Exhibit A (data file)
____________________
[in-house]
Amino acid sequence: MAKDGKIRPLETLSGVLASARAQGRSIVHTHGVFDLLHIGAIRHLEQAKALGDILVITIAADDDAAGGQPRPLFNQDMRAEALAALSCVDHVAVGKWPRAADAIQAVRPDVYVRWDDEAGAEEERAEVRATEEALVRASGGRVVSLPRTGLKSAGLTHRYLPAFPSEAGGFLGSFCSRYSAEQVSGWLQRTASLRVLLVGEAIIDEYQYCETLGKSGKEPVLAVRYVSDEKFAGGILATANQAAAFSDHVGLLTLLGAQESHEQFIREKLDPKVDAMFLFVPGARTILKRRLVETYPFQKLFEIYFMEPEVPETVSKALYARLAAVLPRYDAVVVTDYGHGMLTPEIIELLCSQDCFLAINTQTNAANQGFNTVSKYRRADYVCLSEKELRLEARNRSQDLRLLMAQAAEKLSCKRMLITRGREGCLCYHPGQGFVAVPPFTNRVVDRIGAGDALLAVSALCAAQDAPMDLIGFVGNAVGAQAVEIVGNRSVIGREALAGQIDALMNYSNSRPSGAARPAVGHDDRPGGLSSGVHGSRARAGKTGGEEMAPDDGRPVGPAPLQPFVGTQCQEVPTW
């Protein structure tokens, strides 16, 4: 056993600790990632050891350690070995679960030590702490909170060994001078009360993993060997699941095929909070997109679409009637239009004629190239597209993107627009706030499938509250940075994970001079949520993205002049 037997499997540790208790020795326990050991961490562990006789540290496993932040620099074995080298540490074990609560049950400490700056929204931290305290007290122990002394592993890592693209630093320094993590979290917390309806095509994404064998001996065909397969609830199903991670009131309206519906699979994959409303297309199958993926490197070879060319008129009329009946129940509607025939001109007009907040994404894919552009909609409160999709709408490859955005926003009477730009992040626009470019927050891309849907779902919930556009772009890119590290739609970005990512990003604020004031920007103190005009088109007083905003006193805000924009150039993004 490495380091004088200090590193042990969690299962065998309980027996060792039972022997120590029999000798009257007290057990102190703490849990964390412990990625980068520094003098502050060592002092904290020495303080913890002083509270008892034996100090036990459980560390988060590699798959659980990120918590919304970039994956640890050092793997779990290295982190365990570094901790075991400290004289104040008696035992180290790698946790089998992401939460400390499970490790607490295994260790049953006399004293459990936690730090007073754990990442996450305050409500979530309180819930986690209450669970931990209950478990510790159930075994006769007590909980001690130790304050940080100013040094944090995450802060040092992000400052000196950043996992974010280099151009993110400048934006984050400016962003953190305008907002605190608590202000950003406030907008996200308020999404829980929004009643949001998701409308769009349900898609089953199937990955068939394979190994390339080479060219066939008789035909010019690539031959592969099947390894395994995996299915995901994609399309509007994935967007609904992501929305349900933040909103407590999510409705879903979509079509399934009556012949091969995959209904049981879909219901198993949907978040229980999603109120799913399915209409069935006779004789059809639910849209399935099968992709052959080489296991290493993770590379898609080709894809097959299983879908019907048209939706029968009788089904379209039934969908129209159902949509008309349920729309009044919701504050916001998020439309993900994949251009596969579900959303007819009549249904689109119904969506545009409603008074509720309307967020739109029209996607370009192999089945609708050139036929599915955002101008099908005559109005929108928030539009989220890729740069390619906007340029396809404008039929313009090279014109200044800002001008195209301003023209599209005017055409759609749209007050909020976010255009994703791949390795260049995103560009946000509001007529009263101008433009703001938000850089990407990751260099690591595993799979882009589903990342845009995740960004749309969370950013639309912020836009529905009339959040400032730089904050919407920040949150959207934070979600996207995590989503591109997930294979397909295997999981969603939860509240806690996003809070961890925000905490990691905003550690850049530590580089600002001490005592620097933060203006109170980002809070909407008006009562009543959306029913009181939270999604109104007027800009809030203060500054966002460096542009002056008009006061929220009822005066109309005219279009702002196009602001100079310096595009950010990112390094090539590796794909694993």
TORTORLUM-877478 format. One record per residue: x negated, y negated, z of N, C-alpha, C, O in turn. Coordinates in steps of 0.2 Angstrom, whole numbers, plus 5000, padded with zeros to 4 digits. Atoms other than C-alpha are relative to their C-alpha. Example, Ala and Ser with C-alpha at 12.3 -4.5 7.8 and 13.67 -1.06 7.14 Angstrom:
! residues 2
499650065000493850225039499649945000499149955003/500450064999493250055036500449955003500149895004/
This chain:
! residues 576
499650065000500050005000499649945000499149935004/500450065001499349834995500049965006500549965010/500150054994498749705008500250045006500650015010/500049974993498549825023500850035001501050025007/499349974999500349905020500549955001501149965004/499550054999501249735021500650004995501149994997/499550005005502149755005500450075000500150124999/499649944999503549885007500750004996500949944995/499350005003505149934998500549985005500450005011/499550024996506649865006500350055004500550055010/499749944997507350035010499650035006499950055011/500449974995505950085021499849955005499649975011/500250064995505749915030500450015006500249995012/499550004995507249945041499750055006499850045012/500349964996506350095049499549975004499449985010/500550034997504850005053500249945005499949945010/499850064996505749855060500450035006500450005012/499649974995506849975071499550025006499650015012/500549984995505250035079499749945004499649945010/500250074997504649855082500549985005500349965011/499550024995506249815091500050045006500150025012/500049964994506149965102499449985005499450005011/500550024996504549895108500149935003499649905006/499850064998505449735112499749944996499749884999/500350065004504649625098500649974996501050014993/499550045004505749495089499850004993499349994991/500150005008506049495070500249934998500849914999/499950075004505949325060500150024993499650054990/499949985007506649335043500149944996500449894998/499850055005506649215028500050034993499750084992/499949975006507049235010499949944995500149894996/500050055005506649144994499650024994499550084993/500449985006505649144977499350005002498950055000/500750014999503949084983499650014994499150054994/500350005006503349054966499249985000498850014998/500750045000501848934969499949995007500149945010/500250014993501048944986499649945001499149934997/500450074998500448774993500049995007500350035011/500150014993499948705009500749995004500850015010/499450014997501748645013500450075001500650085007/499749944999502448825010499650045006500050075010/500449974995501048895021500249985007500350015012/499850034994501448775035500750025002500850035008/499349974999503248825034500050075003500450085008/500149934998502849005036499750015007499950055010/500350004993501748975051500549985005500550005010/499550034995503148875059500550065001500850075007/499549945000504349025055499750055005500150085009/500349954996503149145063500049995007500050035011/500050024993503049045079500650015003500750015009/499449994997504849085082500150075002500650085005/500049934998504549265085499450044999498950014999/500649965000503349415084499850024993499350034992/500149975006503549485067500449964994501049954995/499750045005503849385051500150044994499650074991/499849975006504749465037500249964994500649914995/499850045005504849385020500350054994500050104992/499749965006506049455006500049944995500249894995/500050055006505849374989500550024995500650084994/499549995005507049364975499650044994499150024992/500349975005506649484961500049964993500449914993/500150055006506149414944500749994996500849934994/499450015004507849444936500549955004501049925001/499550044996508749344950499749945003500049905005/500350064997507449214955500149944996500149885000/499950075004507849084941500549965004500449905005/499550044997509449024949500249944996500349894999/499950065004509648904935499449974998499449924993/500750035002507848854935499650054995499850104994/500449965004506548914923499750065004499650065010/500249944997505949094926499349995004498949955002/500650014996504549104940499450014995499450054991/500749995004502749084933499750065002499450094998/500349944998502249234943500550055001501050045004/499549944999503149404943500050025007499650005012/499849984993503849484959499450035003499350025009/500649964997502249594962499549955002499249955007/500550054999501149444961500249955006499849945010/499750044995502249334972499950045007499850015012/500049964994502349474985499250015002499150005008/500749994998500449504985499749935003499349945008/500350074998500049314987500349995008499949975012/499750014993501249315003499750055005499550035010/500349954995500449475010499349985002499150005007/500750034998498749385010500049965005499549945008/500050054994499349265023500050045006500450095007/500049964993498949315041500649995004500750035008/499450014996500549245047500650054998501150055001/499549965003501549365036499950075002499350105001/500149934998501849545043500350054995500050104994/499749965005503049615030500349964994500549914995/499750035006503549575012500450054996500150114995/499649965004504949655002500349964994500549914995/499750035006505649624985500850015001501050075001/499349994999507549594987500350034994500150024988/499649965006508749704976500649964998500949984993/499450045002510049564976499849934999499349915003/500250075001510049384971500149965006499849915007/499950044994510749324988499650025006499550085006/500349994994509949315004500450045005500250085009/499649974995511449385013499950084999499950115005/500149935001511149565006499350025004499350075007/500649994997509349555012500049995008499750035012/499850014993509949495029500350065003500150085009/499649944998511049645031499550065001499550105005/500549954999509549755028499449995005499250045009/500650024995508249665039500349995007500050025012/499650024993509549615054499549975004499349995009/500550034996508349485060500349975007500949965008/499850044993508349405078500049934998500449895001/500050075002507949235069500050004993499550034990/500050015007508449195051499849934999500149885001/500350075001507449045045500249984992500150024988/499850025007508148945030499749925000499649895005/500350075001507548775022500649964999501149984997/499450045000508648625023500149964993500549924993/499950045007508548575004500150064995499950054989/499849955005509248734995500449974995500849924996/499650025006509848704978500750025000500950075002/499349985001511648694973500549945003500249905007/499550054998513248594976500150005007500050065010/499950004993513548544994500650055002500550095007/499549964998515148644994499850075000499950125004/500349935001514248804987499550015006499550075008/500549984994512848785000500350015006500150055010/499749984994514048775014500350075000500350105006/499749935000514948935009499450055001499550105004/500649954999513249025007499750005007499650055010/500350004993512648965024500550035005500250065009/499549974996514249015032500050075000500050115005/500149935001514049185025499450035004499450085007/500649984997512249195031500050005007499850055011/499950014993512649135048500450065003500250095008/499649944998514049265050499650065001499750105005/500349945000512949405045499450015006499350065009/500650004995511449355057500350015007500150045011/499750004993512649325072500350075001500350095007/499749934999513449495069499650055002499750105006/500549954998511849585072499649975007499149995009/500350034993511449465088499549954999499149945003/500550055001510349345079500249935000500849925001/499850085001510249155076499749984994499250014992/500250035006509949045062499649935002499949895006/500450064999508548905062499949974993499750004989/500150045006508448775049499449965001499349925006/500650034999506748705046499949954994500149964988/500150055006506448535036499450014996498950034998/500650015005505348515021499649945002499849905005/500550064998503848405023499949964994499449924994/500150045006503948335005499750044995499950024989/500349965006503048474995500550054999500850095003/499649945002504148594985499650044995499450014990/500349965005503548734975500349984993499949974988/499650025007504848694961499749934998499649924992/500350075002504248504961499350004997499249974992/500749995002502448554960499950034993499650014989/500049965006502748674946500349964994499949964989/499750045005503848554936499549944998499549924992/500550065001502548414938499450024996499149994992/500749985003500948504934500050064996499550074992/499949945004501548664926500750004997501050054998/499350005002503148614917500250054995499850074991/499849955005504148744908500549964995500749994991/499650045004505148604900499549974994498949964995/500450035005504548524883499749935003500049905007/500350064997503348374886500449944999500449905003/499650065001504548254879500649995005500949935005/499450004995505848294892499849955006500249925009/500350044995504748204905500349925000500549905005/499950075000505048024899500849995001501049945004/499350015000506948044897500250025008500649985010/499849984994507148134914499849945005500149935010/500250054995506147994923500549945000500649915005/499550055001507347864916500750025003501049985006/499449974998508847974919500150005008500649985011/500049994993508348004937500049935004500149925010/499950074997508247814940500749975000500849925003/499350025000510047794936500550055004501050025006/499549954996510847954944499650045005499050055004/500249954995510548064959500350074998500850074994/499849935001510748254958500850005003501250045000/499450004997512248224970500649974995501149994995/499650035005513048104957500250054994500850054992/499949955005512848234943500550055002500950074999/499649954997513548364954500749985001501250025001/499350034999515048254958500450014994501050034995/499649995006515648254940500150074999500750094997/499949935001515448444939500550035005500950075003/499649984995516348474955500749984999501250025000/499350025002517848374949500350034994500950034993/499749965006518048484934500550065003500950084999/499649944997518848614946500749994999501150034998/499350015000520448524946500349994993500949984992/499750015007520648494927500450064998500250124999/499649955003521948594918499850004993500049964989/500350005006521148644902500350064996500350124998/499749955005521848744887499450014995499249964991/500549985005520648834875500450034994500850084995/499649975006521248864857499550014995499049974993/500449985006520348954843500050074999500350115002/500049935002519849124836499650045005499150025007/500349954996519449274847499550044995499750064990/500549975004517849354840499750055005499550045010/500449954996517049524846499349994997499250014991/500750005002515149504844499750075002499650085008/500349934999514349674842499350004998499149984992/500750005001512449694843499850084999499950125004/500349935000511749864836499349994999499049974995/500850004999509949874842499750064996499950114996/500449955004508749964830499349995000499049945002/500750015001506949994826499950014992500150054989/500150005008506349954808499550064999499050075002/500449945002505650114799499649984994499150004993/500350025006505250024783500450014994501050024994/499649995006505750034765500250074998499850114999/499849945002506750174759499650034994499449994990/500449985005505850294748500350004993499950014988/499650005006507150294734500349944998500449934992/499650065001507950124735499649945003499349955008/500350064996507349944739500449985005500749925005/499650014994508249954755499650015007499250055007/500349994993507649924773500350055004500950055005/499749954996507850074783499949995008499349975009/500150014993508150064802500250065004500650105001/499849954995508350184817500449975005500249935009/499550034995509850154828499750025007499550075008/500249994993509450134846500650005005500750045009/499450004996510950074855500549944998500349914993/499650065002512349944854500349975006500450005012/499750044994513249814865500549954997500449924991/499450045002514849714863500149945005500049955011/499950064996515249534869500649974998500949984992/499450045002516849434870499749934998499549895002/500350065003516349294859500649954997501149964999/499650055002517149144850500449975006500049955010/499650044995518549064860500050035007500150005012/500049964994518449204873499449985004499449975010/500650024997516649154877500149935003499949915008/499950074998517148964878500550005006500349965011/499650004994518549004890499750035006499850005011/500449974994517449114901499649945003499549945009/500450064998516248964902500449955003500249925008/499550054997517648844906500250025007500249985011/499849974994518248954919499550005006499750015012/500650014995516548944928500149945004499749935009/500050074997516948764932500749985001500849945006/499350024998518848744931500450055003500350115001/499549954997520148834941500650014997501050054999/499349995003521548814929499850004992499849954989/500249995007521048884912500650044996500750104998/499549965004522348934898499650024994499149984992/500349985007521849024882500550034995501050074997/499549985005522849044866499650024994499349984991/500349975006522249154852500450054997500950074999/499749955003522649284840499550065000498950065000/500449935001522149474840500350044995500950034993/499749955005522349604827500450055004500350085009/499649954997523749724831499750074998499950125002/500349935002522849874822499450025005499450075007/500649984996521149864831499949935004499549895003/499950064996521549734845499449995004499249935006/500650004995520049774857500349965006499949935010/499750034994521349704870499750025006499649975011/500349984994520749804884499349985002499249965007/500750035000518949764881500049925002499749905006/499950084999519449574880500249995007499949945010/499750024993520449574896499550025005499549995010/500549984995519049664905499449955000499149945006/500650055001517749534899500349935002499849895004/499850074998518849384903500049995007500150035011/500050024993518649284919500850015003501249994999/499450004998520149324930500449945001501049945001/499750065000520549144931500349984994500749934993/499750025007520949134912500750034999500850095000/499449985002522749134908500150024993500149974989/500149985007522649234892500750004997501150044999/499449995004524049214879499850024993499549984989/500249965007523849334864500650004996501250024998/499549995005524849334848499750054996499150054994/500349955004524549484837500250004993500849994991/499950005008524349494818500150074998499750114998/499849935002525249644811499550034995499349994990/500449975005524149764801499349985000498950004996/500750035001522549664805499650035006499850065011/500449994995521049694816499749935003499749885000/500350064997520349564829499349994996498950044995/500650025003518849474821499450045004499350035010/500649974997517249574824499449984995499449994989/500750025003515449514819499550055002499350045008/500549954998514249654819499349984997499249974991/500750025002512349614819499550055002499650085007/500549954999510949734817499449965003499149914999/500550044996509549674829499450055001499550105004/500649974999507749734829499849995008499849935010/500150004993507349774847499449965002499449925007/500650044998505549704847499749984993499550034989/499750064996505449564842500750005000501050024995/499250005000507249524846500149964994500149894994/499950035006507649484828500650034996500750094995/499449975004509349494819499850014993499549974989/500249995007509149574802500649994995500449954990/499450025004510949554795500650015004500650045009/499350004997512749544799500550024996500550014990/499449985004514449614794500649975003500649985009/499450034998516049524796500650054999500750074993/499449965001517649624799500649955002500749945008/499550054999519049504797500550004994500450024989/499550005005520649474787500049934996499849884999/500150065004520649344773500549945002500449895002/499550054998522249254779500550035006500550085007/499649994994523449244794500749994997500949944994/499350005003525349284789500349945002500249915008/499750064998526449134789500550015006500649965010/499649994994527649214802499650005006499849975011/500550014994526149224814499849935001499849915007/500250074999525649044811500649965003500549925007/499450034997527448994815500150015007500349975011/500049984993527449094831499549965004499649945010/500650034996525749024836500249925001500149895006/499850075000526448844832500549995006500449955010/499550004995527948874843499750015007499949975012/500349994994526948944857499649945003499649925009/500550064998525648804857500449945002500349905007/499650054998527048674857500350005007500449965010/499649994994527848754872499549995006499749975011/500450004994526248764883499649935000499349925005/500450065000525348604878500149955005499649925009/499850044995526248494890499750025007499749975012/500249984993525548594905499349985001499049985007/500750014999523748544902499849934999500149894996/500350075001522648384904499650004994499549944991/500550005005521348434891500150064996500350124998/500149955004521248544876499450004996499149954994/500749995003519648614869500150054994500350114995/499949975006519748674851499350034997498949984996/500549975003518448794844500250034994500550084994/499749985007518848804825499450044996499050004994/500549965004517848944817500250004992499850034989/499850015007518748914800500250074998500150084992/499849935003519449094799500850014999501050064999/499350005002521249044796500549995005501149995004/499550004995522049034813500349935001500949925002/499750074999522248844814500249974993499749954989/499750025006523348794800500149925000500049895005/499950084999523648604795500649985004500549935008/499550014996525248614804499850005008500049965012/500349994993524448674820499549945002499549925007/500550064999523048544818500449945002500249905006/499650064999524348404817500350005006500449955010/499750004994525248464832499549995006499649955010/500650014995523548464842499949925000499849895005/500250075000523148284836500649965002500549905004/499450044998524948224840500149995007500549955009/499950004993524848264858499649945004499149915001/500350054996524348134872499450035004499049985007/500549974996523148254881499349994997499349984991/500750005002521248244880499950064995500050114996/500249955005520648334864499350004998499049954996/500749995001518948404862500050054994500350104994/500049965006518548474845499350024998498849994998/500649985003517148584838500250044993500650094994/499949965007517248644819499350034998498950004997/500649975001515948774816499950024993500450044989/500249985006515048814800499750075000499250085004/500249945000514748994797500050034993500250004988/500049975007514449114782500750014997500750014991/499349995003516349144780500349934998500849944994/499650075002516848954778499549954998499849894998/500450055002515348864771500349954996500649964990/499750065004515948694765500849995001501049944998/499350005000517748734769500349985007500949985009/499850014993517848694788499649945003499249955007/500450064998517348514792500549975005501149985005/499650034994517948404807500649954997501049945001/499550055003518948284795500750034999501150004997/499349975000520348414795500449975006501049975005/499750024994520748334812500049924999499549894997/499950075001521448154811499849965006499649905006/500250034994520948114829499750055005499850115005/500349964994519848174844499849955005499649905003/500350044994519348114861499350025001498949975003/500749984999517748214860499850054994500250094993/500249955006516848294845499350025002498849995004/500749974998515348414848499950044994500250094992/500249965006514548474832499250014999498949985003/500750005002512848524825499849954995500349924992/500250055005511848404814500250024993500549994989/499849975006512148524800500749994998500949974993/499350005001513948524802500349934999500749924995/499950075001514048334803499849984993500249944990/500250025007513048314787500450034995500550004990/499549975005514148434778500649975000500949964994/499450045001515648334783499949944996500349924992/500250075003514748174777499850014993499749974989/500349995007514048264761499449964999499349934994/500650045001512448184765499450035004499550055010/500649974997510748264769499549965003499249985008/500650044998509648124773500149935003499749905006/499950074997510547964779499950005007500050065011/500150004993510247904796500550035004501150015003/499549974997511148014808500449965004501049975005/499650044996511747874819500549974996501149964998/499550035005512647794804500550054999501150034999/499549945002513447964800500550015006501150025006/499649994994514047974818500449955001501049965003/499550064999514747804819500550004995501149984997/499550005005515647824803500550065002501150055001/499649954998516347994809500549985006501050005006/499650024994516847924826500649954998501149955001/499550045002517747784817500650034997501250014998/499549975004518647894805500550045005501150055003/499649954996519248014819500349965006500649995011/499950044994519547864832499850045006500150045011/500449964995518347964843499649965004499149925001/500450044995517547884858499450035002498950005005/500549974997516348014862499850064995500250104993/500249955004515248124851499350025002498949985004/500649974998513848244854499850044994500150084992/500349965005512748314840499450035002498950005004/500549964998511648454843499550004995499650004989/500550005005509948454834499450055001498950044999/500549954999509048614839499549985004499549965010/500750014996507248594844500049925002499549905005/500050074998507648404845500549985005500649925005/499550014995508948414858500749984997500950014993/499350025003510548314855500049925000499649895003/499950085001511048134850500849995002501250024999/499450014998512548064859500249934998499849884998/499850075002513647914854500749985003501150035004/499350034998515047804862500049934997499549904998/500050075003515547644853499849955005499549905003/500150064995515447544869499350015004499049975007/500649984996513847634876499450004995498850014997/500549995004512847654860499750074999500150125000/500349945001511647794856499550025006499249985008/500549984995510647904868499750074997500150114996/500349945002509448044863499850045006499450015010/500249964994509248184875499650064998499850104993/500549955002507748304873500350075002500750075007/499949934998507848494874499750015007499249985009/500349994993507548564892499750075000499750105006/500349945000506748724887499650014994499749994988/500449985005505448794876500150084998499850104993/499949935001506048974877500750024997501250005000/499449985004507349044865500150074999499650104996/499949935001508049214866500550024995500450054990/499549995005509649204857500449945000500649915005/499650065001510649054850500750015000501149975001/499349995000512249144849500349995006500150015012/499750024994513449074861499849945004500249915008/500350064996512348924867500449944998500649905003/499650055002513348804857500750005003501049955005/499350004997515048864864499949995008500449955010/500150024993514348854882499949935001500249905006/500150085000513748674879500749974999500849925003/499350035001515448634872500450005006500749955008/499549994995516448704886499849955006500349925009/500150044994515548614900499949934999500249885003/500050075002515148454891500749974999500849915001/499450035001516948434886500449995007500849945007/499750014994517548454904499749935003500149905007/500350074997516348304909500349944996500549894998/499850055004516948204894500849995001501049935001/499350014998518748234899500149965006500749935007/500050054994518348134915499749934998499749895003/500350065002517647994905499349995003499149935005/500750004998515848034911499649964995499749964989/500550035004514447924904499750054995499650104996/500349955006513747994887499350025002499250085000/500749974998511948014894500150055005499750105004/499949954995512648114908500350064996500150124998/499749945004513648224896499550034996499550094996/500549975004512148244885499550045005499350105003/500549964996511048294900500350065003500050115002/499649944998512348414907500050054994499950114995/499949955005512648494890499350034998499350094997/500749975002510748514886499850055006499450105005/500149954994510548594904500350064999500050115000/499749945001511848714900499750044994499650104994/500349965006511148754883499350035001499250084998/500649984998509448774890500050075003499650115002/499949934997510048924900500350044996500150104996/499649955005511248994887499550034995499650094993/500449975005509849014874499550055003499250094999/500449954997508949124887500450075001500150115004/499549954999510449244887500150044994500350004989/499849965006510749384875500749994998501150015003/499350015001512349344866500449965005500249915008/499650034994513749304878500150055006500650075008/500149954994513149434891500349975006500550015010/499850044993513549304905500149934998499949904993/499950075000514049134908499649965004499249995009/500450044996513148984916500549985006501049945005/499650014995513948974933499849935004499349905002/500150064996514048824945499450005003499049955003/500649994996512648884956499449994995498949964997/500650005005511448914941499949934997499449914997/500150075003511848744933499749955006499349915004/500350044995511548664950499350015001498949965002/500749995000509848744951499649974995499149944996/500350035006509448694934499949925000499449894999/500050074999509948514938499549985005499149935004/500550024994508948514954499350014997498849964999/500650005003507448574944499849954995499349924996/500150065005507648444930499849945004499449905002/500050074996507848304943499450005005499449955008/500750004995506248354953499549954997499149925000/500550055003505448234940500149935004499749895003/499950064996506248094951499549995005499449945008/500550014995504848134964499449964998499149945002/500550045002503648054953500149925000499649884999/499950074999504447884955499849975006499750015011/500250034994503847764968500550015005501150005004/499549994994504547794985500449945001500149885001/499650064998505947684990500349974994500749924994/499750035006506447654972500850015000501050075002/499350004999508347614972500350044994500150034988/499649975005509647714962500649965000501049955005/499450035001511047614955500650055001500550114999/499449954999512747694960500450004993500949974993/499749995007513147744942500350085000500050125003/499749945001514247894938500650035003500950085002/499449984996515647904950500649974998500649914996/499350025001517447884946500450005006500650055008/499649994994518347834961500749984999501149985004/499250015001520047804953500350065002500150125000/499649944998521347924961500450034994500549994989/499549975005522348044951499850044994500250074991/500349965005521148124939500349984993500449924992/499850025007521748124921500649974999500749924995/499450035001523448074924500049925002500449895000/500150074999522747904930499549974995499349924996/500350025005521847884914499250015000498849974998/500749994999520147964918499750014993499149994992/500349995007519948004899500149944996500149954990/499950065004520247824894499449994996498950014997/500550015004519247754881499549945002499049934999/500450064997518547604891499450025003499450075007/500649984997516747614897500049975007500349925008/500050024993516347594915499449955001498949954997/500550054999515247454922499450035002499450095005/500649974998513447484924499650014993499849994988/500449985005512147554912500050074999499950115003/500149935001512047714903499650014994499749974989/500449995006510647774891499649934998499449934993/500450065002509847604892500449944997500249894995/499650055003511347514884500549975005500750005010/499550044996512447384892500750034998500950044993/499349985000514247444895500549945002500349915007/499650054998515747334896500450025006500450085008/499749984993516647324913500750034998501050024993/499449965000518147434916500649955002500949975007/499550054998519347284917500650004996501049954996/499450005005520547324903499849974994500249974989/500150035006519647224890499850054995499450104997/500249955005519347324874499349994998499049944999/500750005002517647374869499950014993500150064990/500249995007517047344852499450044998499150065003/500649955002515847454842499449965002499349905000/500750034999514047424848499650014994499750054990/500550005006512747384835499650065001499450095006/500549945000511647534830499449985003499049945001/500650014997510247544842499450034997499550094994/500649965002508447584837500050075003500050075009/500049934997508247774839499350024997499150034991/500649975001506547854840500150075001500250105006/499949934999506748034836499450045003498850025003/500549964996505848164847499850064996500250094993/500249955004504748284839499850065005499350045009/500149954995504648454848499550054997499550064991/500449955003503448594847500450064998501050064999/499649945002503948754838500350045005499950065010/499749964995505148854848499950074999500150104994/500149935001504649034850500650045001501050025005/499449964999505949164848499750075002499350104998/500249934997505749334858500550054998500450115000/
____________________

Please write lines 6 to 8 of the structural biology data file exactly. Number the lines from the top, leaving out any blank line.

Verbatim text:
499650065000493850225039499649945000499149955003/500450064999493250055036500449955003500149895004/
This chain:
! residues 576